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Author Topic: Pans for curry "caramelisation"  (Read 1437 times)

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Offline JerryM

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Pans for curry "caramelisation"
« on: July 26, 2014, 09:10 AM »
been on my mind for a while and not been able to un puzzle it.

some pans don't caramelise - my wok and Zaal omelet pan being examples. both are thin steel. the wok will rust the omelet pan wont - so different steels

my curry pan and balti karahi(2) caramelise easily - these are thick, i dont think the karahi rust even though they are heavy iron. the curry pan is black steel (similar to ali which actually caramelise quicker). so different steels.

the question is whats going on. gut feeling is that it must be to do with the temperature in side the pan. to the eye all feel equally smooth - they may not be under cooking conditions - hence the question.

there may be nothing to learn - probably just peace of mind that i've missed nothing that could improve the cooking or pan selection

any thoughts appreciated

Offline Sverige

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Re: Pans for curry "caramelisation"
« Reply #1 on: November 12, 2018, 01:34 PM »
A really late reply to Jerry's question above and I realise he may not even see it, but it's a good topic for discussion I think.

My answer to the question posed would be it must be due to the heat conduction provided by thicker aluminium or iron pans. Iron especially is known as a great and efficient conductor of heat. Thin pans like a wok might seem like they would let the heat through quicker but I think the thinness actually works against you in that the surface of the pan which touches the hob heats up so quickly that the rate at which the pan can conduct heat energy will be lower than for a thicker pan made with a good conductor like iron.  For heat to flow there has to be a temperature difference, and the bigger the difference, the faster the flow. A pan which takes the heat away from the hob quicker is therefore going to be conducting more heat to the contents of the pan.

Thicker pan, better conductor (iron or copper), ergo better heat conduction and higher temps at the inside surface of the pan which the curry is in contact with.  This assumes a heat source which relies on conduction through the pan. Of course induction is different in that it heats the pan itself, so the thinner pans might work very well on induction.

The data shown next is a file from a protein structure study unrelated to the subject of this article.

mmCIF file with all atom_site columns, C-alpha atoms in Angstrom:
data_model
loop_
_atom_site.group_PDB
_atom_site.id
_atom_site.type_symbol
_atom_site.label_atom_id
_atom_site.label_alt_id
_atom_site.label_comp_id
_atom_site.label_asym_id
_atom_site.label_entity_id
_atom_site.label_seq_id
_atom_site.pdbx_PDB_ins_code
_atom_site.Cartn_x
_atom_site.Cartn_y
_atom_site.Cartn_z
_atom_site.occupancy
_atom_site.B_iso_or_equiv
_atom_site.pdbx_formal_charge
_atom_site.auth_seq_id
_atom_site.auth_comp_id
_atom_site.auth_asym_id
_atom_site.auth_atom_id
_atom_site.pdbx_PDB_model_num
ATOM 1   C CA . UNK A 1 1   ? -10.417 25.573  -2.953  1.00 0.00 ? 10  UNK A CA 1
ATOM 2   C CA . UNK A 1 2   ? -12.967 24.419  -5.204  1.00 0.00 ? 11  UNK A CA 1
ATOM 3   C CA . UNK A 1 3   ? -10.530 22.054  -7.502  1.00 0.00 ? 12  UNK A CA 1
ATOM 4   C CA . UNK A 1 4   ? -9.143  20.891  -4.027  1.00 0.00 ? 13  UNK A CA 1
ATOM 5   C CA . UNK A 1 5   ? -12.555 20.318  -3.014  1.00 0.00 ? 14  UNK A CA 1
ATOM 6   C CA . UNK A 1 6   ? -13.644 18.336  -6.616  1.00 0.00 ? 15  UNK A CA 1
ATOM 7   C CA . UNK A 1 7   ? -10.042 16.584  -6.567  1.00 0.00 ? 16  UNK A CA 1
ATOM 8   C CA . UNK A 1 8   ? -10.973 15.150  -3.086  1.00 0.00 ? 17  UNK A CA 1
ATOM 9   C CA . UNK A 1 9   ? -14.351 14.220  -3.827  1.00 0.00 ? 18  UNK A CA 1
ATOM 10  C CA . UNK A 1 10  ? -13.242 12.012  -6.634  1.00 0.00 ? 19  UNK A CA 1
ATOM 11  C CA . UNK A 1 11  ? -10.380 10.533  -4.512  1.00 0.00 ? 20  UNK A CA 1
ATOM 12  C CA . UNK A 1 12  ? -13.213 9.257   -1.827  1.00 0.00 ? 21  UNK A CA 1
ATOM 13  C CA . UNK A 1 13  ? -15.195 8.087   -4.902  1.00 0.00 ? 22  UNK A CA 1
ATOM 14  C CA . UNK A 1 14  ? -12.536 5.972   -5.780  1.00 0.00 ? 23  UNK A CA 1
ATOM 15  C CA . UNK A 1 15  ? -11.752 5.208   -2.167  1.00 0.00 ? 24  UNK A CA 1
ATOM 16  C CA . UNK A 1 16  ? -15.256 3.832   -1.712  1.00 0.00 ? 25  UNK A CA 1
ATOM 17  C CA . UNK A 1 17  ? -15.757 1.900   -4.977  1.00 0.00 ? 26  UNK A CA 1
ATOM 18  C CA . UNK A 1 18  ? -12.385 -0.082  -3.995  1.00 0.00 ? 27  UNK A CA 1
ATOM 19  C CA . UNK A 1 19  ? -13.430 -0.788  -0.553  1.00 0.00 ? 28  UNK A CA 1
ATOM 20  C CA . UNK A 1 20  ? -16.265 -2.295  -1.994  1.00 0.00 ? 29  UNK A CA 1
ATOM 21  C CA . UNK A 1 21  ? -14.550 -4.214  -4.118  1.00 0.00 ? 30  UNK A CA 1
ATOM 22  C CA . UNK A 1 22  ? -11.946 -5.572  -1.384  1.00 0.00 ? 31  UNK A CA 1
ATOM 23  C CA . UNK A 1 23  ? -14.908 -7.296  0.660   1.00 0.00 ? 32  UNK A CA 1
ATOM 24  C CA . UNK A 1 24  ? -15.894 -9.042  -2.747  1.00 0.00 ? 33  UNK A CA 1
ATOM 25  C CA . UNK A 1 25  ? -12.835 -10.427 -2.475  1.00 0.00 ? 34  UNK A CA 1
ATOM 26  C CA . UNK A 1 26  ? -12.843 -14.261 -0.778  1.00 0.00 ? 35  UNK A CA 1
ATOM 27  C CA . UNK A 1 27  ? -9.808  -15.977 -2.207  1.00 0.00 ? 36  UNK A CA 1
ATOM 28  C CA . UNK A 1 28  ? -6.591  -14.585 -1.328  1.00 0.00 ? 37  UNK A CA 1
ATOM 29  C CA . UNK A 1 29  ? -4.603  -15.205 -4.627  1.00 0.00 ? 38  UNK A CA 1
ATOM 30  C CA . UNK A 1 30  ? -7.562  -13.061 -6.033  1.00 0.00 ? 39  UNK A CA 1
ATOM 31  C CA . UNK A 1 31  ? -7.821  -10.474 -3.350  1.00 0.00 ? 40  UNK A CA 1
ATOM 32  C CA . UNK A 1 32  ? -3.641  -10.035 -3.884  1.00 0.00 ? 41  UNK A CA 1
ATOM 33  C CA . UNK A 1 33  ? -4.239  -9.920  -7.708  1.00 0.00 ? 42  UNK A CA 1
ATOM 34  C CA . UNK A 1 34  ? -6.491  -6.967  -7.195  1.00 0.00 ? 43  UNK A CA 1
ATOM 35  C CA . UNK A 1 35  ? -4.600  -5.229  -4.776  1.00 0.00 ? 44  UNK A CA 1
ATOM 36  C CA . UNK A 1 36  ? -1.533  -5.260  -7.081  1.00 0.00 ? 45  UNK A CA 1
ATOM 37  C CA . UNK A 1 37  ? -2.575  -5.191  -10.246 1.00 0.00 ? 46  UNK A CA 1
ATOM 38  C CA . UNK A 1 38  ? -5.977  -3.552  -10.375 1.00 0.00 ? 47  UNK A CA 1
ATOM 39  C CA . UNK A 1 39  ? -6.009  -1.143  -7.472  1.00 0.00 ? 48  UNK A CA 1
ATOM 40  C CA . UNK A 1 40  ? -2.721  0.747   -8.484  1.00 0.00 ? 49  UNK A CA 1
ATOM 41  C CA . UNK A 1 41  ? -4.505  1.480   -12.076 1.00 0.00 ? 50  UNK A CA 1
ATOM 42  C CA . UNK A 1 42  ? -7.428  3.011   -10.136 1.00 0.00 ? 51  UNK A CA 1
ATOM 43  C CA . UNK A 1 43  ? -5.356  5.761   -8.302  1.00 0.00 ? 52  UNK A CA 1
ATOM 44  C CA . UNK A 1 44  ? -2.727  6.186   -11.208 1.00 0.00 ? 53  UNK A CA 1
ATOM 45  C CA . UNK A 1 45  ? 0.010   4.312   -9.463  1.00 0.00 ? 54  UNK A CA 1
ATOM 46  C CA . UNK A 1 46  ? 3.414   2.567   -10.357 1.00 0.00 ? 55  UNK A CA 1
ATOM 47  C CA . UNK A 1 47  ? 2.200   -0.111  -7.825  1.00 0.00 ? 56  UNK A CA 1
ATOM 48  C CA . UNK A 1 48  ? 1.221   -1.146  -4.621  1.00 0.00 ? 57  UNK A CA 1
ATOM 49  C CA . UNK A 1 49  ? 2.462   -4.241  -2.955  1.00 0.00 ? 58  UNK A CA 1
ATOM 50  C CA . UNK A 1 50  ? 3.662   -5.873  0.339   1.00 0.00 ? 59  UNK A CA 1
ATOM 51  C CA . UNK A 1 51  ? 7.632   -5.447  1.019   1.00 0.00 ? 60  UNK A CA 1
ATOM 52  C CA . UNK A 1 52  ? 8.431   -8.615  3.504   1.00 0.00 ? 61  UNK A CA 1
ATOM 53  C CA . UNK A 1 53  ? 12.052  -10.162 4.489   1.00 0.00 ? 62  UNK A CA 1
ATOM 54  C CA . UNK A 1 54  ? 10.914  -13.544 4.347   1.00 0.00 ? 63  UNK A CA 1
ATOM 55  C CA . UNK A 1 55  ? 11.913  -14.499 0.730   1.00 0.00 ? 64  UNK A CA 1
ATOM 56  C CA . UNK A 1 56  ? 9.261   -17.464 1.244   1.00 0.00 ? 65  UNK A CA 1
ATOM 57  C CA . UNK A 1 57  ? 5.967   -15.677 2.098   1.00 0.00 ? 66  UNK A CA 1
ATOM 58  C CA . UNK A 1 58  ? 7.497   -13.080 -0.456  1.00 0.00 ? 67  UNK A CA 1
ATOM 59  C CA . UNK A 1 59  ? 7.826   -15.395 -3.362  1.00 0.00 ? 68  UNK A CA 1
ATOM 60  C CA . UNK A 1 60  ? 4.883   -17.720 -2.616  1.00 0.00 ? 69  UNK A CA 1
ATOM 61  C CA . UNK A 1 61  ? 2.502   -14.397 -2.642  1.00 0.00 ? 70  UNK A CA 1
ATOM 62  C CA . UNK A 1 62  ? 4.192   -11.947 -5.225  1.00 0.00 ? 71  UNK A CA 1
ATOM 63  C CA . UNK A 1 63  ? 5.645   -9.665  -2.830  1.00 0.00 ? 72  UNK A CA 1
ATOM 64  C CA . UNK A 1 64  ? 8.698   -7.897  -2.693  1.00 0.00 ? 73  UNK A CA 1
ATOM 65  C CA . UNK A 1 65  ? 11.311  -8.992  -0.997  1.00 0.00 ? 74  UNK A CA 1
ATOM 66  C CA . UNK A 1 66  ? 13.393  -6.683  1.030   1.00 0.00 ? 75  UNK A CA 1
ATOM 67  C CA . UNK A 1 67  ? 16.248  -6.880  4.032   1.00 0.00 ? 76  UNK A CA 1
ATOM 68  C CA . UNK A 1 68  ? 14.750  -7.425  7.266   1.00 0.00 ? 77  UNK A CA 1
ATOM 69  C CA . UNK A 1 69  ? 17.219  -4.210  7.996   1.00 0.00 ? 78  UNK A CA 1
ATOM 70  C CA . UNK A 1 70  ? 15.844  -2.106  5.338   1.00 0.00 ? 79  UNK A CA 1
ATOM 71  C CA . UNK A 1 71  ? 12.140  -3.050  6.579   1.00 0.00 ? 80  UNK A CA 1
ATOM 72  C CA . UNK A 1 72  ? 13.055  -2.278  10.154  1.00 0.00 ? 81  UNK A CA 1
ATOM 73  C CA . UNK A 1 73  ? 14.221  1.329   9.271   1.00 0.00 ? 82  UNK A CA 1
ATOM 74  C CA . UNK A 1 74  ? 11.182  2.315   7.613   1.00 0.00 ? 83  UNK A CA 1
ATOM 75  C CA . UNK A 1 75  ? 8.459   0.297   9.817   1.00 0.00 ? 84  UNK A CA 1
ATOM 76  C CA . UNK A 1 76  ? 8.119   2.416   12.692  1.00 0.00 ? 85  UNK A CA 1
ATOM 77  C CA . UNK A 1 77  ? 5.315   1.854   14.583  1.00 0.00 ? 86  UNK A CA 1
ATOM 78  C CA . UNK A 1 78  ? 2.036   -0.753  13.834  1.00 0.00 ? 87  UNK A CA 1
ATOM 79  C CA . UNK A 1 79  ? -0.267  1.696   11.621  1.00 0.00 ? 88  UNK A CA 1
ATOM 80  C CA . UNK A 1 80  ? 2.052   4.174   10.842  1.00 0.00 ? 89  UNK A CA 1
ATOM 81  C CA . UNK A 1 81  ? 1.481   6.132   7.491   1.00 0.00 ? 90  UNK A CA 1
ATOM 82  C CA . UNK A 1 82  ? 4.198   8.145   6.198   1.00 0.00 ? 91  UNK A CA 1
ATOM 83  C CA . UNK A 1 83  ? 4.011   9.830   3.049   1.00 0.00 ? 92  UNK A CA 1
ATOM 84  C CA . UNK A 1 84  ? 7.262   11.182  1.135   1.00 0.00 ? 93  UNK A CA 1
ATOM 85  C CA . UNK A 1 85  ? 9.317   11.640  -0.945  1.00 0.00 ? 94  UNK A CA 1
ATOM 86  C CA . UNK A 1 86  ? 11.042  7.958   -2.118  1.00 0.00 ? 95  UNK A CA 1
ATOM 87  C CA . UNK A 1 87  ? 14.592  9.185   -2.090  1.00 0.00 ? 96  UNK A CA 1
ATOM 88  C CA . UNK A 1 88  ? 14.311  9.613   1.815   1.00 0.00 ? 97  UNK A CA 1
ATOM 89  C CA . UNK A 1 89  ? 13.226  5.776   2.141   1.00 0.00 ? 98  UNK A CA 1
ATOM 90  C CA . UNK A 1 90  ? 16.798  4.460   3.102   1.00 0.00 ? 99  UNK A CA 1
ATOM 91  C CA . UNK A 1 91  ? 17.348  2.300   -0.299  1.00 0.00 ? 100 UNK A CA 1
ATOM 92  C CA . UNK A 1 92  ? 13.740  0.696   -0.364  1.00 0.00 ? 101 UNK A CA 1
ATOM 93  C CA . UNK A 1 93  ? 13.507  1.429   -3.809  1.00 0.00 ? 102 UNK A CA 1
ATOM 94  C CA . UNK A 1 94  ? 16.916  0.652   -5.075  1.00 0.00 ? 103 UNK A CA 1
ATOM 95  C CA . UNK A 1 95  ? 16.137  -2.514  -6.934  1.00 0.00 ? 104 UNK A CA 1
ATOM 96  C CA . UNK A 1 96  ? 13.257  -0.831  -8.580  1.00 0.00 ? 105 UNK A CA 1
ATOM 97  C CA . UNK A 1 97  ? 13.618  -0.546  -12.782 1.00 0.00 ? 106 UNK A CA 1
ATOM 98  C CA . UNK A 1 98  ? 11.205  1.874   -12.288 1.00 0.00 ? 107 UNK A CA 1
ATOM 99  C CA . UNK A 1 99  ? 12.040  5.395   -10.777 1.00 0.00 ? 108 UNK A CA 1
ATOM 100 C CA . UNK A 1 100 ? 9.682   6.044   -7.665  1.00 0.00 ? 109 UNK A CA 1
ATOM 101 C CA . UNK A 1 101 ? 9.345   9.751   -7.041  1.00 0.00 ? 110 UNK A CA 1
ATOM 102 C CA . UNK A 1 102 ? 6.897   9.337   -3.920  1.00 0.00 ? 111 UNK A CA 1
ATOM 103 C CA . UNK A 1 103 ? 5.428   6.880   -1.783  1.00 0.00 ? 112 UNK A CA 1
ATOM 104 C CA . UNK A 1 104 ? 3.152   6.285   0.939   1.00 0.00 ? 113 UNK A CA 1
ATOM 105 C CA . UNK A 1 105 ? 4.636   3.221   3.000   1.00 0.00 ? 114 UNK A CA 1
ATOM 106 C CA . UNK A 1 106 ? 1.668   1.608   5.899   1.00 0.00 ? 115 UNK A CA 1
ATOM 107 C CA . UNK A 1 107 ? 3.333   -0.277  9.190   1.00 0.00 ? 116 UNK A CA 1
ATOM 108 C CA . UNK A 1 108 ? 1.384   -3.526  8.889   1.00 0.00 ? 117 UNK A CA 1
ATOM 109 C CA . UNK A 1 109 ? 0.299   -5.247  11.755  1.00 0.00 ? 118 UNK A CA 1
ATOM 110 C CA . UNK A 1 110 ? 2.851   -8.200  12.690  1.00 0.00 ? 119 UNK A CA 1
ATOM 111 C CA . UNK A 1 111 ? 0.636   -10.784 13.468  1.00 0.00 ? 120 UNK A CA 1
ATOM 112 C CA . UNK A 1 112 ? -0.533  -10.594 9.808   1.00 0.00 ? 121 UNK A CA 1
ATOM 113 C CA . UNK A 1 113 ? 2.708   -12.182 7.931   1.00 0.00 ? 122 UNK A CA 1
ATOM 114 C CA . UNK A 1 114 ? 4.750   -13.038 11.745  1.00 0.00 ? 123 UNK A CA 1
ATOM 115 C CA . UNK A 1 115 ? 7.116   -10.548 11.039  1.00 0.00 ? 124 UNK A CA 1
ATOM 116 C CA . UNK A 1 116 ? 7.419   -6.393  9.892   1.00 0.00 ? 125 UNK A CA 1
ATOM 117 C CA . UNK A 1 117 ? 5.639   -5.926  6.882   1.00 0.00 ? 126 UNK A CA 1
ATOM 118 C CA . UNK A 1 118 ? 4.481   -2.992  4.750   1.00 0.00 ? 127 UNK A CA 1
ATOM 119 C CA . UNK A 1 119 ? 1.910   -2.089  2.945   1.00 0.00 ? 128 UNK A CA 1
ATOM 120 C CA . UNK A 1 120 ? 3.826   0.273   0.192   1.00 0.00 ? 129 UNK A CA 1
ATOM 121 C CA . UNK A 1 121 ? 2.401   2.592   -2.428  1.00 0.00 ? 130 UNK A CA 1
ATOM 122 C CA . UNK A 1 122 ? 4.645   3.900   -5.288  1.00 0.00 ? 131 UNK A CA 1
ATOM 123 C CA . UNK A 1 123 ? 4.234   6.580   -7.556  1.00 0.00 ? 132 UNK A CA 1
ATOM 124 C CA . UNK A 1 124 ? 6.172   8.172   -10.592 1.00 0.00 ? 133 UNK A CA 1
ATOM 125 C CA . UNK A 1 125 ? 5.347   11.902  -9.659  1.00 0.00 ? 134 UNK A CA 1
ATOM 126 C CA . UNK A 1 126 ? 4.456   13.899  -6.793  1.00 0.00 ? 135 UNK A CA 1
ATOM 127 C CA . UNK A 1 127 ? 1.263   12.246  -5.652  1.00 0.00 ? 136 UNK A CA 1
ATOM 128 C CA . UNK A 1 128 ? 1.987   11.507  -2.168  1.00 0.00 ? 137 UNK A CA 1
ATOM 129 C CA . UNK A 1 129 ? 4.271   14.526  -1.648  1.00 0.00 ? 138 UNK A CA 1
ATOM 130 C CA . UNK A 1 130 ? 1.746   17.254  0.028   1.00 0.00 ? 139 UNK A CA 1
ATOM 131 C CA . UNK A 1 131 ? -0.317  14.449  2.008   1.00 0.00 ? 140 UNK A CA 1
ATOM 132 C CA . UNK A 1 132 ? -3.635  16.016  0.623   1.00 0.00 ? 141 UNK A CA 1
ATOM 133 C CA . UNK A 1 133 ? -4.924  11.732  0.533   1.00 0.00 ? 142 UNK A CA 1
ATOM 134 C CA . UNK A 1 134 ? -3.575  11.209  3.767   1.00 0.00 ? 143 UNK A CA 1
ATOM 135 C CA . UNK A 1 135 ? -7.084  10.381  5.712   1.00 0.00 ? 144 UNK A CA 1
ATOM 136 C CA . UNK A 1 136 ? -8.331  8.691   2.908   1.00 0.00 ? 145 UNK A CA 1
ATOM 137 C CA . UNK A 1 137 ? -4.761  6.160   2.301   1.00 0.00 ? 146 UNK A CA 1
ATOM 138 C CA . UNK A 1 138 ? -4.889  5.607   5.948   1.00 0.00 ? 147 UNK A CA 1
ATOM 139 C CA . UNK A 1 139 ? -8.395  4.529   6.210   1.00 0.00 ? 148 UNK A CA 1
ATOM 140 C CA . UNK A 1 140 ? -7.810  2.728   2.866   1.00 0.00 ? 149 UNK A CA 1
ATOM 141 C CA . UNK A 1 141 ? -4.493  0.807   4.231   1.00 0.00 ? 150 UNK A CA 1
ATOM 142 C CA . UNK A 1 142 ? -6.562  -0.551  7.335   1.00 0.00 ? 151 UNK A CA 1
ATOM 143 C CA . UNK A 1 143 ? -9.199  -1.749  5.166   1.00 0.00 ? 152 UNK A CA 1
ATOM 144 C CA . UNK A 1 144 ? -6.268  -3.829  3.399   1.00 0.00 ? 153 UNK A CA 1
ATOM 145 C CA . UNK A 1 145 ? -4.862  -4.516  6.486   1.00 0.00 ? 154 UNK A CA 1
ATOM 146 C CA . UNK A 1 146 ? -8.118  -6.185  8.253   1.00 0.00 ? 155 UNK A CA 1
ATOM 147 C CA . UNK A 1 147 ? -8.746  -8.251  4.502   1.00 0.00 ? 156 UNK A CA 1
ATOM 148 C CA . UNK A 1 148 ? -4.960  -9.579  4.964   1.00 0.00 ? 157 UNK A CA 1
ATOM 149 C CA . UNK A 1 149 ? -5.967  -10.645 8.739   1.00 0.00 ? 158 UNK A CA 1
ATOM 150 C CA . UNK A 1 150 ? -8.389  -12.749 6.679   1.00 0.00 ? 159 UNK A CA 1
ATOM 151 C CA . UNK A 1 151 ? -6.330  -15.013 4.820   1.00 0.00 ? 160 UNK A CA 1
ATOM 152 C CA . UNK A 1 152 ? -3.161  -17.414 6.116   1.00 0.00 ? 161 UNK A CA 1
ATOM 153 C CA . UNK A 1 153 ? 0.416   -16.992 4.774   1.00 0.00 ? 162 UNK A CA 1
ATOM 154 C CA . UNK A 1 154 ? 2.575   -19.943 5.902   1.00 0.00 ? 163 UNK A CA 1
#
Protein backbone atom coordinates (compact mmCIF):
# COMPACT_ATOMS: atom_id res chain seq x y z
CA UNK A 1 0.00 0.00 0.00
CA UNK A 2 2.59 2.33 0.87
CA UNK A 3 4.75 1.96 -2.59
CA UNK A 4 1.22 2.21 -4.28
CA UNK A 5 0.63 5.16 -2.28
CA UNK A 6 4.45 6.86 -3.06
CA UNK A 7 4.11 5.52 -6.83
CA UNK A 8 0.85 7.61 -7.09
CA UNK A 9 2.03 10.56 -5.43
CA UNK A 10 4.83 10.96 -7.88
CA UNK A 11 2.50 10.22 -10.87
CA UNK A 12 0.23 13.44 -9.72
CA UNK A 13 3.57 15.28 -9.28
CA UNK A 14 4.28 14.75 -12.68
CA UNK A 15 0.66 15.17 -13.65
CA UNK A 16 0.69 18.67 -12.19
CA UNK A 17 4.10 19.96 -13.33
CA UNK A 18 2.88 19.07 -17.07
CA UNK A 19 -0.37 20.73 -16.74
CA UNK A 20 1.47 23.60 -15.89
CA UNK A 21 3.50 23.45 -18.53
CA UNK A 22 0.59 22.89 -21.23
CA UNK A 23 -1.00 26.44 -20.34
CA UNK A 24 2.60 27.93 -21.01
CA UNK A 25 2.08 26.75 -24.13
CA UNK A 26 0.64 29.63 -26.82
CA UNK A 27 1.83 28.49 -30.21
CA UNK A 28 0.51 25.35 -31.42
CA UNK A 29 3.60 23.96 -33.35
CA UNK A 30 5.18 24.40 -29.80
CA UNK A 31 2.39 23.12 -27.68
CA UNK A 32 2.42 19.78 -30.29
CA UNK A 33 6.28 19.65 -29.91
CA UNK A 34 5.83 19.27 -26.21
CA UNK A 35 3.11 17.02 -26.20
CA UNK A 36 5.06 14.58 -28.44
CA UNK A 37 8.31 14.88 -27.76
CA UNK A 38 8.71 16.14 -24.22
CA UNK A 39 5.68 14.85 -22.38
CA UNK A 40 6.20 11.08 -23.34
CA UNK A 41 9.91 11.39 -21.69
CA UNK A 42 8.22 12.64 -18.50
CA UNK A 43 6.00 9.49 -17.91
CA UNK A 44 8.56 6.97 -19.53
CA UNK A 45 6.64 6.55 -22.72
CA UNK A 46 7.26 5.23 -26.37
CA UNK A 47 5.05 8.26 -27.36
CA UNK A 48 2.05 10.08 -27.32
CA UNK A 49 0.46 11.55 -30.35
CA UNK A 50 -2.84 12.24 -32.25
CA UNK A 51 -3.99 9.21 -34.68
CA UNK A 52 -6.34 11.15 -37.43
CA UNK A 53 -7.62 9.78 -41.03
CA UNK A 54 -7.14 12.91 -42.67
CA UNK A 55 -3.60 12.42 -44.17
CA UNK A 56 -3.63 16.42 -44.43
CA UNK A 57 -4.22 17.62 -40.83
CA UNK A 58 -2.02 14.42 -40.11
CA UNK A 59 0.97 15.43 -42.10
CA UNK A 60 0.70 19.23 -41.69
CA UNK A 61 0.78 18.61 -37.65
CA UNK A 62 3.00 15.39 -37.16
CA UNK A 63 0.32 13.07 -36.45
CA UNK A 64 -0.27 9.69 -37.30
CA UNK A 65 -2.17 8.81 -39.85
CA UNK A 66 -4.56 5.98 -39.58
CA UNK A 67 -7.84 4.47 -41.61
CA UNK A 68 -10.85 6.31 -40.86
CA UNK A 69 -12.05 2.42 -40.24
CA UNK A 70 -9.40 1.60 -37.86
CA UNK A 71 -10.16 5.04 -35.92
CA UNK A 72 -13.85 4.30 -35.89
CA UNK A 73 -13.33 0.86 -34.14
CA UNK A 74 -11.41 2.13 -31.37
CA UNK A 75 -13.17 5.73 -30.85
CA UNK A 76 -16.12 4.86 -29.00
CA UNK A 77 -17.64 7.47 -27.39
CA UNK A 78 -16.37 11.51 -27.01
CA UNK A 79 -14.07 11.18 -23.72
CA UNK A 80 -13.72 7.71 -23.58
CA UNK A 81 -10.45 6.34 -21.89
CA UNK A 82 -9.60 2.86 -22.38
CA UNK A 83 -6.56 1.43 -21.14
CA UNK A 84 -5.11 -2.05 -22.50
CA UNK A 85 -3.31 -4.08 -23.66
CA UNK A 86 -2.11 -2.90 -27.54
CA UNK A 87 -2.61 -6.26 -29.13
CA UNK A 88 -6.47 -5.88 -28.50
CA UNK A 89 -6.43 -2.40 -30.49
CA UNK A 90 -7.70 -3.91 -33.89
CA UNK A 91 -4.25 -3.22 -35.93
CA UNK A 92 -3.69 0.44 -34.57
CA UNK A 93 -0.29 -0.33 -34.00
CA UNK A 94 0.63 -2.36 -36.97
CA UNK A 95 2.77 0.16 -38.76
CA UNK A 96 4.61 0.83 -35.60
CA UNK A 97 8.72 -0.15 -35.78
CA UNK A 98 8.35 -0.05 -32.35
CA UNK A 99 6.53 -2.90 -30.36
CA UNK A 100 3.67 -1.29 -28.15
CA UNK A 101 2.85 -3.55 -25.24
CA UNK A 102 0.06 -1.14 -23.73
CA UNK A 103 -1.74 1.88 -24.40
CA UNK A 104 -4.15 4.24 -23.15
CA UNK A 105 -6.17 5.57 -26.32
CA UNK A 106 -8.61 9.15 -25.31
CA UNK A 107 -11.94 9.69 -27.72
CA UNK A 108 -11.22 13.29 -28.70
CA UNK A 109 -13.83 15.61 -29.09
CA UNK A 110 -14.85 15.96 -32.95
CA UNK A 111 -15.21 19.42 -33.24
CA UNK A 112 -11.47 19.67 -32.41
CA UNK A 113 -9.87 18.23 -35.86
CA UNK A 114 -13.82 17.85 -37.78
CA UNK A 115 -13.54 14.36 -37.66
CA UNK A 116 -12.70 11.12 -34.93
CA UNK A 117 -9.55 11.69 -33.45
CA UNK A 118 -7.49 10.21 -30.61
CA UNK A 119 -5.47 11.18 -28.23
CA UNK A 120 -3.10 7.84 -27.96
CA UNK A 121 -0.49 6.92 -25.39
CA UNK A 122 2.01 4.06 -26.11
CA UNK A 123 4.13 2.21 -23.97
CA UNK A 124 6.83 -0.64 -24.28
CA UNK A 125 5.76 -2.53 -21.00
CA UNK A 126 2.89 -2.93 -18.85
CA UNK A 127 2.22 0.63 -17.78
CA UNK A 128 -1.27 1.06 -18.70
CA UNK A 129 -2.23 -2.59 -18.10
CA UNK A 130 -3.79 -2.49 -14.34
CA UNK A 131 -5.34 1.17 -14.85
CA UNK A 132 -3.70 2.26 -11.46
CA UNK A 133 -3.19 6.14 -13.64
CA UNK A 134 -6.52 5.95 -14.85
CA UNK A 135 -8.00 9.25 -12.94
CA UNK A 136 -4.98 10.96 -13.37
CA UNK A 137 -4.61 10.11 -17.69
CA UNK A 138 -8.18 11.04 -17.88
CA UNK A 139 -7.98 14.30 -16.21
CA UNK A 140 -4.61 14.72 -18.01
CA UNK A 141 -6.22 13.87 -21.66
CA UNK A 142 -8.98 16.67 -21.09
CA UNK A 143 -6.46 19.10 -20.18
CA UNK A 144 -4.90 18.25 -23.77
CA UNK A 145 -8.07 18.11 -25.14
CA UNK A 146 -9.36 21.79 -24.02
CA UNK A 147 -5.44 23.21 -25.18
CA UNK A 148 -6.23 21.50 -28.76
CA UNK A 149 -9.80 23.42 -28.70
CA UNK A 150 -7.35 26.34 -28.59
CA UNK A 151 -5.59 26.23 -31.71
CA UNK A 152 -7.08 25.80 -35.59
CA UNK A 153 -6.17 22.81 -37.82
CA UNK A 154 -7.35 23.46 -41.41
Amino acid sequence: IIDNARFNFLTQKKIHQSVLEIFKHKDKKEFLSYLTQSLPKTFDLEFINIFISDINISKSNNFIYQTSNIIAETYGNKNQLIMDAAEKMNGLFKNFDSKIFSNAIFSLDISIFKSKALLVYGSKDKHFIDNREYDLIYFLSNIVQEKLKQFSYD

This is my top-of-the-head theory, but I don't know of course. Interested to hear other views.


Online livo

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Re: Pans for curry "caramelisation"
« Reply #2 on: November 12, 2018, 07:49 PM »
It all comes down to science. Physics and chemistry. Most good conductors of heat are also good conductors of electricity. This property is directly related to the nature of the metallic bonding and the atomic structure as well as the macro structure.
Iron is actually a poor conductor, due to the presence of free carbon. Due to iron cookware being generally heavy it is however a good heat battery. It takes a while to heat up, won't get so hot to burn stuff easily (using a stove this is) and retains what heat it does have. Stainless steel is a poor conductor of heat due to the tight and complex metallic bonding of multiple alloying elements. Copper and aluminium are known good conductors so the heat transfer is noticeably better. Hence copper bottom SS pots. Energy transfer requires the ability of sub atomic particles to move about freely outside the bonding structure.